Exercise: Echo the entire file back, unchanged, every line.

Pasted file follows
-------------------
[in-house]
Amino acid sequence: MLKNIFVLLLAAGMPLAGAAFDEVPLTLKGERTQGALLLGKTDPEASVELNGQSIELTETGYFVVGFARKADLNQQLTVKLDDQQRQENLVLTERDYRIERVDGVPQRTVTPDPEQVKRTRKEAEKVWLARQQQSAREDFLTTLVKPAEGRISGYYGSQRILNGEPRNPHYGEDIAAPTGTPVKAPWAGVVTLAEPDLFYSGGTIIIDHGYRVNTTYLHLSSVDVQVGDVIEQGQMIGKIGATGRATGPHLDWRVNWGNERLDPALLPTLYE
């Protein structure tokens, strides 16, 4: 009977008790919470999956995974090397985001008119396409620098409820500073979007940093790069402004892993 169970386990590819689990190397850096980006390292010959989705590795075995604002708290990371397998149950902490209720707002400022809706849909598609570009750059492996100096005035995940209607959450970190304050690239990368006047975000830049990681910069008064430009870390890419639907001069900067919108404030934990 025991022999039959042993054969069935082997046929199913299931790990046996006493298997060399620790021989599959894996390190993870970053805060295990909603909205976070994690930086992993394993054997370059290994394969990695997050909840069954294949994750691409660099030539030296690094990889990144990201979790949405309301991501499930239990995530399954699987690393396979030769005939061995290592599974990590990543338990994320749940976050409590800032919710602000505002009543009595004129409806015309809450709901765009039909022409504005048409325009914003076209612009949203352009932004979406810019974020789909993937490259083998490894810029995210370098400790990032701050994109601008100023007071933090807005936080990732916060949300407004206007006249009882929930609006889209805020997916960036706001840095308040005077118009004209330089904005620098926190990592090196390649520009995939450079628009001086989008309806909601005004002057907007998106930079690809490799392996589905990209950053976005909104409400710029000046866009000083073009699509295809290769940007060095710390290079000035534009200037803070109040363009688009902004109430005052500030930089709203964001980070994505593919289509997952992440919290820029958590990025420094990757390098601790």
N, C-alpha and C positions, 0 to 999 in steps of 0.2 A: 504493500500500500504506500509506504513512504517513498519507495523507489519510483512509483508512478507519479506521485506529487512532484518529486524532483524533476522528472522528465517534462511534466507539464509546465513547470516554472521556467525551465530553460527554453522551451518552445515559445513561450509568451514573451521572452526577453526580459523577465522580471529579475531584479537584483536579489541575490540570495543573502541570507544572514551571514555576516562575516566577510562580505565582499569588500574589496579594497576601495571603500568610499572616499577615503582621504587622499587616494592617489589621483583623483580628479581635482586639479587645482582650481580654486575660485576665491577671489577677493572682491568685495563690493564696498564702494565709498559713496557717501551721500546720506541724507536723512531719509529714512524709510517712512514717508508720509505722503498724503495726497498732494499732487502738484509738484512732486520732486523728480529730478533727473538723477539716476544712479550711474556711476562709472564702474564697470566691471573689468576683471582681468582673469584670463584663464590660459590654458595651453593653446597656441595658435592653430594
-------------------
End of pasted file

[in-house]
Amino acid sequence: MLKNIFVLLLAAGMPLAGAAFDEVPLTLKGERTQGALLLGKTDPEASVELNGQSIELTETGYFVVGFARKADLNQQLTVKLDDQQRQENLVLTERDYRIERVDGVPQRTVTPDPEQVKRTRKEAEKVWLARQQQSAREDFLTTLVKPAEGRISGYYGSQRILNGEPRNPHYGEDIAAPTGTPVKAPWAGVVTLAEPDLFYSGGTIIIDHGYRVNTTYLHLSSVDVQVGDVIEQGQMIGKIGATGRATGPHLDWRVNWGNERLDPALLPTLYE
């Protein structure tokens, strides 16, 4: 009977008790919470999956995974090397985001008119396409620098409820500073979007940093790069402004892993 169970386990590819689990190397850096980006390292010959989705590795075995604002708290990371397998149950902490209720707002400022809706849909598609570009750059492996100096005035995940209607959450970190304050690239990368006047975000830049990681910069008064430009870390890419639907001069900067919108404030934990 025991022999039959042993054969069935082997046929199913299931790990046996006493298997060399620790021989599959894996390190993870970053805060295990909603909205976070994690930086992993394993054997370059290994394969990695997050909840069954294949994750691409660099030539030296690094990889990144990201979790949405309301991501499930239990995530399954699987690393396979030769005939061995290592599974990590990543338990994320749940976050409590800032919710602000505002009543009595004129409806015309809450709901765009039909022409504005048409325009914003076209612009949203352009932004979406810019974020789909993937490259083998490894810029995210370098400790990032701050994109601008100023007071933090807005936080990732916060949300407004206007006249009882929930609006889209805020997916960036706001840095308040005077118009004209330089904005620098926190990592090196390649520009995939450079628009001086989008309806909601005004002057907007998106930079690809490799392996589905990209950053976005909104409400710029000046866009000083073009699509295809290769940007060095710390290079000035534009200037803070109040363009688009902004109430005052500030930089709203964001980070994505593919289509997952992440919290820029958590990025420094990757390098601790």
N, C-alpha and C positions, 0 to 999 in steps of 0.2 A: 504493500500500500504506500509506504513512504517513498519507495523507489519510483512509483508512478507519479506521485506529487512532484518529486524532483524533476522528472522528465517534462511534466507539464509546465513547470516554472521556467525551465530553460527554453522551451518552445515559445513561450509568451514573451521572452526577453526580459523577465522580471529579475531584479537584483536579489541575490540570495543573502541570507544572514551571514555576516562575516566577510562580505565582499569588500574589496579594497576601495571603500568610499572616499577615503582621504587622499587616494592617489589621483583623483580628479581635482586639479587645482582650481580654486575660485576665491577671489577677493572682491568685495563690493564696498564702494565709498559713496557717501551721500546720506541724507536723512531719509529714512524709510517712512514717508508720509505722503498724503495726497498732494499732487502738484509738484512732486520732486523728480529730478533727473538723477539716476544712479550711474556711476562709472564702474564697470566691471573689468576683471582681468582673469584670463584663464590660459590654458595651453593653446597656441595658435592653430594